But the dystopian hasn’t happened yet. As I said above, Gordon makes massive huge leaps of Gary Stu logic to assume there’s a dystopian coming. He isn’t remotely in a position to be forced to make terrible decisions by uncompromising circumstances and he doesn’t need to be – he was ALREADY that selfish with an intense “fuck everyone else, I got mine” attitude. So the man with the bleeding pregnant wife? Point a gun at him! Gordon has no time for such silly shenanigans! He needs to make sure his family has horded all the tinned goods he can find!  The world is ending (or so his Stu senses say). Good thing the guy with the working truck didn’t treat Gordon the same way

There could have been a decent story about a complete arsehole stepping up and finding his arseholery perfect for keeping his community safe and together and even finding redemption though it – but that would suggest writing Gar- err, Gordon as anything other than flawless and right – which would require conflicts and reality checks and Gordon acting according to the situation rather than his own paranoid fantasies that are unerringly accurate. We can’t have that! That might actually require nuanced writing.

Speaking of, let us discuss this gods awful writing. The dialogue is ridiculously stilted – people don’t have conversations, they make little speeches at each other. Reading the dialogue aloud is actually kind of funny because it’s so convoluted. Gordon’s family is ridiculously twee (and, of course, bow to his every word) and overdescribed as such, to try and emphasise just how amazingly perfect they are. It’s also extremely repetitive. The country has been hit by an EMP pulse. What’s that? Don’t worry, wifey, Gordon will explain it to you! And you neighbour, do you know what an EMP pulse is? Don’t worry, Gordon is here to explain it in painful detail! Hey, that cat, that cat there, I don’t think she knows what an EMP is! Quick, copy and paste the damn long winded, excessively descriptive explanation AGAIN – then add even more unnecessary information! All of this is done in the most ridiculously long winded way imaginable. It rapidly reaches a state of parody – but it’s clearly very very serious.

I also suspect this book may actually have been written by Ann Coulter. We open with Gordon and his fellow marines in Iraq and we’re treated to the Big Brave Strong Marines (who are awesome in all ways, of course they are) taking on the evil, insidious, weak “dirty motherfuckers” “hajj” and “muj” (that would be the US spending “blood and treasure to create a new democracy”). And then Gordon is brought low by the evil liberal media and liberal establishment maliciously accusing him of killing unarmed, helpless Iraqis (which he did, but he had good reasons, damn it! Evil liberal media knows nothing!) We have O’Reilly trying to talk sense (i.e. oppression and violence) to the silly silly liberal politicians. Of course the terrorism is terrifying and needs more of a crack down! And the borders need securing (well, the southern border anyway – because that’s not coded language at all)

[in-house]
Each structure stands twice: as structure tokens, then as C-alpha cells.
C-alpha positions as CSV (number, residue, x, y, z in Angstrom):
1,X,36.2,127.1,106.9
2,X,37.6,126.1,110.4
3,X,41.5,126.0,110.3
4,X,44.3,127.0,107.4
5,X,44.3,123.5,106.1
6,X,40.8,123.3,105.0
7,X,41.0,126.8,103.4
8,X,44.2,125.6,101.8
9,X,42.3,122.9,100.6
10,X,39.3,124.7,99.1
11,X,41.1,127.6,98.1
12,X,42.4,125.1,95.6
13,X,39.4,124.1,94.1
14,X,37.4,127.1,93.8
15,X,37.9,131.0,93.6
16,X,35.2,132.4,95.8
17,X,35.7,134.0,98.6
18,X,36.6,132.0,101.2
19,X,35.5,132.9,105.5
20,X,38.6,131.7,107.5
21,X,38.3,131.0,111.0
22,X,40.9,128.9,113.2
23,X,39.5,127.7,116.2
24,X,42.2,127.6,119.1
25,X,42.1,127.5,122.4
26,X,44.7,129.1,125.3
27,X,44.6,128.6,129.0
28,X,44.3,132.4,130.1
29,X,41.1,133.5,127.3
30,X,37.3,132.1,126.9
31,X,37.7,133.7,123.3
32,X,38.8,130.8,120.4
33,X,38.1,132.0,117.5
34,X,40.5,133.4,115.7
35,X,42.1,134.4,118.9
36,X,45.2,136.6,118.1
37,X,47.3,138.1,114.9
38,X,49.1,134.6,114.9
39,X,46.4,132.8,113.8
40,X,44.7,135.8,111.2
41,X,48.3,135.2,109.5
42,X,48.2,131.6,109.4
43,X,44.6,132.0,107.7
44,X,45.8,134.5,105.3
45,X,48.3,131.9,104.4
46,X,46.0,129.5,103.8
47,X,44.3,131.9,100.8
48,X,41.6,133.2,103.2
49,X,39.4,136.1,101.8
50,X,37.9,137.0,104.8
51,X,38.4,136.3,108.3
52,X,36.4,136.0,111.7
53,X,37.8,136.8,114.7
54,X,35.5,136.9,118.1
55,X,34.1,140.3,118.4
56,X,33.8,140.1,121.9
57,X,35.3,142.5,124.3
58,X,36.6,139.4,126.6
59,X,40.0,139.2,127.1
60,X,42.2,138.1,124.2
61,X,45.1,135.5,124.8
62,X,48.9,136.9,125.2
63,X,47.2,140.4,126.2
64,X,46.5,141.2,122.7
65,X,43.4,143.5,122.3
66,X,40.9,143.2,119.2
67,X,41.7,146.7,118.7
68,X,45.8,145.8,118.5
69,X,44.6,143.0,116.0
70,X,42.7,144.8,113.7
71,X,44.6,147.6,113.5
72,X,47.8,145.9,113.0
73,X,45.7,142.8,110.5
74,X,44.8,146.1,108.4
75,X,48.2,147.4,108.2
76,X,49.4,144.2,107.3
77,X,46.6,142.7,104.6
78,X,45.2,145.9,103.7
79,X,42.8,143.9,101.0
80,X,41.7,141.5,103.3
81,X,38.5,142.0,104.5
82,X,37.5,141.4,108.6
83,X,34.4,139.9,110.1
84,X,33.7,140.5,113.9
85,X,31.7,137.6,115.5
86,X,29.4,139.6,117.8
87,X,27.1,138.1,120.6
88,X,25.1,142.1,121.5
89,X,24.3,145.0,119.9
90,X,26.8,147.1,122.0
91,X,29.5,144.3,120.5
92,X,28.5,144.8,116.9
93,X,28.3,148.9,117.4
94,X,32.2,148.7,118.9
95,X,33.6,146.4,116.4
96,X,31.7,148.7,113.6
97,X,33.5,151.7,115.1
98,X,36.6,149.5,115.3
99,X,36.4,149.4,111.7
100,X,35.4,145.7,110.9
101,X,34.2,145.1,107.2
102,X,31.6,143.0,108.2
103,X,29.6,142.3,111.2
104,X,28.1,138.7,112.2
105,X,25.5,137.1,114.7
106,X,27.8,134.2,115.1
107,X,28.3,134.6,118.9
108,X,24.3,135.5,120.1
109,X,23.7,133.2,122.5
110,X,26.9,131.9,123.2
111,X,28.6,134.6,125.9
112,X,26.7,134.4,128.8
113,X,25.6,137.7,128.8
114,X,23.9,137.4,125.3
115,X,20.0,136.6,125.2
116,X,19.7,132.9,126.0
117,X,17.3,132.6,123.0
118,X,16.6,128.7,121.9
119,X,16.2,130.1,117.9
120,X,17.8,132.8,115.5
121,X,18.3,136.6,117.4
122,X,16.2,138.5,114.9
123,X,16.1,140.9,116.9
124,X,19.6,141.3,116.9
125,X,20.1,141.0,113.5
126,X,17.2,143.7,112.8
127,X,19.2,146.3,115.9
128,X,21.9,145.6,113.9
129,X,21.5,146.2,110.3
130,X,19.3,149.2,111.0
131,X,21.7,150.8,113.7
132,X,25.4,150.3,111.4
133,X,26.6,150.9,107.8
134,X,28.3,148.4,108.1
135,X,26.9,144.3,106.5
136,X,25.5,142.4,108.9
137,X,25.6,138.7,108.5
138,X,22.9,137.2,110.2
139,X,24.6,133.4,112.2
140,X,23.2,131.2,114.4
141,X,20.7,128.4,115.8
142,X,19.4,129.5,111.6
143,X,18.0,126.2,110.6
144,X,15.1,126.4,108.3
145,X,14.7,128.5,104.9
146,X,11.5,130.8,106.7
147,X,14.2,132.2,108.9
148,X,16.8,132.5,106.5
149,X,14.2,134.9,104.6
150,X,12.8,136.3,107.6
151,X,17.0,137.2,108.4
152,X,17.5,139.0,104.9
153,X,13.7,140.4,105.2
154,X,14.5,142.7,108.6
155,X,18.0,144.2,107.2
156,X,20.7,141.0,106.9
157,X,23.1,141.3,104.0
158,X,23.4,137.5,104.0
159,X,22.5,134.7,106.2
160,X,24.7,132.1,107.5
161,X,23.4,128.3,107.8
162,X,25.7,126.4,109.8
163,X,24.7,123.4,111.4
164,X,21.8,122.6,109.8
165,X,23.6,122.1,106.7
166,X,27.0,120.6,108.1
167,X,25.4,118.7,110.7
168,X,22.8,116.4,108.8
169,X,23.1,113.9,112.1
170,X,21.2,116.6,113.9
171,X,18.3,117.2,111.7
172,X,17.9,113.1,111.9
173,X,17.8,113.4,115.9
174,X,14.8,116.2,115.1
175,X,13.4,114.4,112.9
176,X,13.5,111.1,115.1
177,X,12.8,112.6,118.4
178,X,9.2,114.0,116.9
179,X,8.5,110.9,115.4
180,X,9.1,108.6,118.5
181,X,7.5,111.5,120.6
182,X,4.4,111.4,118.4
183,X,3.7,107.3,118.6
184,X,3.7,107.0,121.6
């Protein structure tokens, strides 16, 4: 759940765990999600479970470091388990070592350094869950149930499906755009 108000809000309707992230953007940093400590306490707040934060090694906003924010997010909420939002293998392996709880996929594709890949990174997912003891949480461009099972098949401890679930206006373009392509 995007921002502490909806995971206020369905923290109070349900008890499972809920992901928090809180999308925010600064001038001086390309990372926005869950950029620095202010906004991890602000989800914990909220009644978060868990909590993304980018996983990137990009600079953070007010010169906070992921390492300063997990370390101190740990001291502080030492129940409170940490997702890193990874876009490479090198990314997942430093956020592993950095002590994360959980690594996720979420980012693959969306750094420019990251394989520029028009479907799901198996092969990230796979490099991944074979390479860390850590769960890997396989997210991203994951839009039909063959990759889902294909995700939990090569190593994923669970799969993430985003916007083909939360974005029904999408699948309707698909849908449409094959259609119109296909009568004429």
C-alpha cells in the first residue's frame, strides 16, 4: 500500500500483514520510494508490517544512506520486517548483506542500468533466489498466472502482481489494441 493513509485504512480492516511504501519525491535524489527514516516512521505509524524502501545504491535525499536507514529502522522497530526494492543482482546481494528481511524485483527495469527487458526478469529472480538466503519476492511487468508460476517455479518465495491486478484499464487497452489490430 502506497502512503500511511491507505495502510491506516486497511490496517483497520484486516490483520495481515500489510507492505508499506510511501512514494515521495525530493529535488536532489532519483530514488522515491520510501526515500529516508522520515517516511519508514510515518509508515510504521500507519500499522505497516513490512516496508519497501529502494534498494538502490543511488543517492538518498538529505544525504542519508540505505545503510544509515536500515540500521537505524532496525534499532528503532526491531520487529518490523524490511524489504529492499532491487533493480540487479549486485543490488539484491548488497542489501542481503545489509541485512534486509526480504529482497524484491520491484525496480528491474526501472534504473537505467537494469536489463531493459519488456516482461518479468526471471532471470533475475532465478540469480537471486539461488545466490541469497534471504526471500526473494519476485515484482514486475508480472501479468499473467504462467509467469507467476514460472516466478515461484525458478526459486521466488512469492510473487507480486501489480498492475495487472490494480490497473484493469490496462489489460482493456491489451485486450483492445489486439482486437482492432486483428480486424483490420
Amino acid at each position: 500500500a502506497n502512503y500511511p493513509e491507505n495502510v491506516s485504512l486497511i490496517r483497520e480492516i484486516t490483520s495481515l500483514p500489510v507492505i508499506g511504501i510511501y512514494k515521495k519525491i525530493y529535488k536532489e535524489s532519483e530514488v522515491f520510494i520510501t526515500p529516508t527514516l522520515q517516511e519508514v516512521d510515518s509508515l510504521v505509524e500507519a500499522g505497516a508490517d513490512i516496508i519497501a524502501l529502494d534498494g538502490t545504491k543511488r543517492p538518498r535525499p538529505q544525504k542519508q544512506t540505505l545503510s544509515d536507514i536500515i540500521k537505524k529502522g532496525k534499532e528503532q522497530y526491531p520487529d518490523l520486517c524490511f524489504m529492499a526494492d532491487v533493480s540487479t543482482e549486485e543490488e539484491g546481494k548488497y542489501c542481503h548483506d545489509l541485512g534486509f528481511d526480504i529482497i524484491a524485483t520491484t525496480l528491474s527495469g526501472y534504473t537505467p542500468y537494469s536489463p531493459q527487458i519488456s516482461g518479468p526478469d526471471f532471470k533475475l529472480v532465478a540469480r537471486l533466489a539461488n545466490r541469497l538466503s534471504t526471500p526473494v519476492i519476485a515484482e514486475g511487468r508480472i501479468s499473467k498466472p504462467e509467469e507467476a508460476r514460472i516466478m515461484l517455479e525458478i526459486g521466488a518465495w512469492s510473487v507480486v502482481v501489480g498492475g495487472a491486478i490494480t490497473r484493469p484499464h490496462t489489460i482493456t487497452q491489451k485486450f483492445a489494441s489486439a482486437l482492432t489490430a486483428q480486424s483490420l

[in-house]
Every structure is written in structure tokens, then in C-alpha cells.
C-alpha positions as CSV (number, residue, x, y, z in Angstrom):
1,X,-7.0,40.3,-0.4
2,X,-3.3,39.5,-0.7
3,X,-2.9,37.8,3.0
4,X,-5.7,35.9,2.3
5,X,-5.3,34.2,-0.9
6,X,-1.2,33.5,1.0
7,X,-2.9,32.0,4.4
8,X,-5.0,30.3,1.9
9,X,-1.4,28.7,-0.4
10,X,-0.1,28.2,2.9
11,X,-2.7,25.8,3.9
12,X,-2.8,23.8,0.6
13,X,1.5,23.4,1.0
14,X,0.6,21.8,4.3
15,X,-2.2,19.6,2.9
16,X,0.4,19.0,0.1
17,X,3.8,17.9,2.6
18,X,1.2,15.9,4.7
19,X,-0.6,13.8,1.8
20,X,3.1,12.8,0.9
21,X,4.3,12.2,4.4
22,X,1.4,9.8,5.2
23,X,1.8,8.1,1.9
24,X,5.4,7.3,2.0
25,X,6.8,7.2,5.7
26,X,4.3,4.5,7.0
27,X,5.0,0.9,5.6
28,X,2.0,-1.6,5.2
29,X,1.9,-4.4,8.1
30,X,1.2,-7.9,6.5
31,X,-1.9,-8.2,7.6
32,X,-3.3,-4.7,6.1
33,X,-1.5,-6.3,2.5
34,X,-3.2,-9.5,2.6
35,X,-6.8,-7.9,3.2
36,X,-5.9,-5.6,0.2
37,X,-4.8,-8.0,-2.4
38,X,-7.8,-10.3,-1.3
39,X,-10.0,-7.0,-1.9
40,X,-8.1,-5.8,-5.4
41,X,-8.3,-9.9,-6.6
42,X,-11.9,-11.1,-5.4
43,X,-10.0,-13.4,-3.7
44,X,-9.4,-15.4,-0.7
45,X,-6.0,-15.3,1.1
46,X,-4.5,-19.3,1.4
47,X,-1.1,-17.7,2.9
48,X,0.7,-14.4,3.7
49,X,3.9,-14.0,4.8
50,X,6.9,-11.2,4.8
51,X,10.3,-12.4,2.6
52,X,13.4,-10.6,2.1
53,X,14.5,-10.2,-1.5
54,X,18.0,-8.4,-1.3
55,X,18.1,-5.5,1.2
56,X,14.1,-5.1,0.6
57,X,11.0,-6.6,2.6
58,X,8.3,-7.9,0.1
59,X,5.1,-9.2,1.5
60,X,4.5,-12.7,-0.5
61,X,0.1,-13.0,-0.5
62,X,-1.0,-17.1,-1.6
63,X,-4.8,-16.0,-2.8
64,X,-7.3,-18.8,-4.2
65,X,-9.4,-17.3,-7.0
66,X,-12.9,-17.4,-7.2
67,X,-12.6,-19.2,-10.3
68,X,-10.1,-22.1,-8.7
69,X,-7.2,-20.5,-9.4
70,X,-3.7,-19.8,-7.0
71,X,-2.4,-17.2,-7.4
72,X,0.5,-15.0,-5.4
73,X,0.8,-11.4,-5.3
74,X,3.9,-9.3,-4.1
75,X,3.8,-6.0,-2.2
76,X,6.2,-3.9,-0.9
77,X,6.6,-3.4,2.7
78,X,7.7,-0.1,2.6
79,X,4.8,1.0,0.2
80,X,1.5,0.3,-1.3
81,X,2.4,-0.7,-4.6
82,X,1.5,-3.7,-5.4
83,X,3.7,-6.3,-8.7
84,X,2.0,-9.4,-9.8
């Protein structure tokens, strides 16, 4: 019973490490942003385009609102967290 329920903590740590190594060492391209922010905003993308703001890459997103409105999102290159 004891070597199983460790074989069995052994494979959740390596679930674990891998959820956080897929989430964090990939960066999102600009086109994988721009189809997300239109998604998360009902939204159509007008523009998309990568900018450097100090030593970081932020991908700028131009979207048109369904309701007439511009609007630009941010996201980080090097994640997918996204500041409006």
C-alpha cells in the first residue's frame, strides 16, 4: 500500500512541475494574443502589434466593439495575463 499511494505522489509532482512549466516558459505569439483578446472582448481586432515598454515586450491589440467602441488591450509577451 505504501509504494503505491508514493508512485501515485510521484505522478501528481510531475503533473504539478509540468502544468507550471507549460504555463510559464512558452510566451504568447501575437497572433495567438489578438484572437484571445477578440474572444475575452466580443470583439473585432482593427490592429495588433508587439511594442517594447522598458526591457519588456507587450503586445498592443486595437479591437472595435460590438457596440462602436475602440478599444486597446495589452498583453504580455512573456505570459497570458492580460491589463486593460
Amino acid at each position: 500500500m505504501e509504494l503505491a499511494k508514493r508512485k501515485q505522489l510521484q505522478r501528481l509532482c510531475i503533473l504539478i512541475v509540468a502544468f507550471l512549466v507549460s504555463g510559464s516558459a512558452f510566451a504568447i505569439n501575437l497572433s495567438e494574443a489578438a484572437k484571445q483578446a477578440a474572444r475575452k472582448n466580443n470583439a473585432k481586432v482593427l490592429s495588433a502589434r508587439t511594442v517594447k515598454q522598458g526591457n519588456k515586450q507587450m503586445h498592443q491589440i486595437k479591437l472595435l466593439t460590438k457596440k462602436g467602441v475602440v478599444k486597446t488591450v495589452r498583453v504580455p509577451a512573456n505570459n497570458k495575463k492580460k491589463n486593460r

I broke when, in this US that has been utterly destroyed, after hearing reports of how nearly everyone is going to die, the president decides to nuke several nations to ash. Because the whole country may be in ruins but one of these nations may be responsible so kill ‘em all!

Yeaaaah, the end. My tablet is too expensive to risk me throwing it against a wall.

Oh, add to all that not-even-subtle racism a homophobic joke and the women being meek, mild followers. Gordon’s wife may as well not even be a character, she’s an appendage. She’s Mrs. Gary Stu and has no real personality except fear, grief and obedience – certainly nothing approaching conflict. And, considering some of the crap he pulls, there should have been conflict from any woman with pretensions of having a spine.

At this point the rest of the book could have been toweringly awesome on an unprecedented scale and it would still be awful – because the part I read was so dire as to drag the whole thing down into the depths.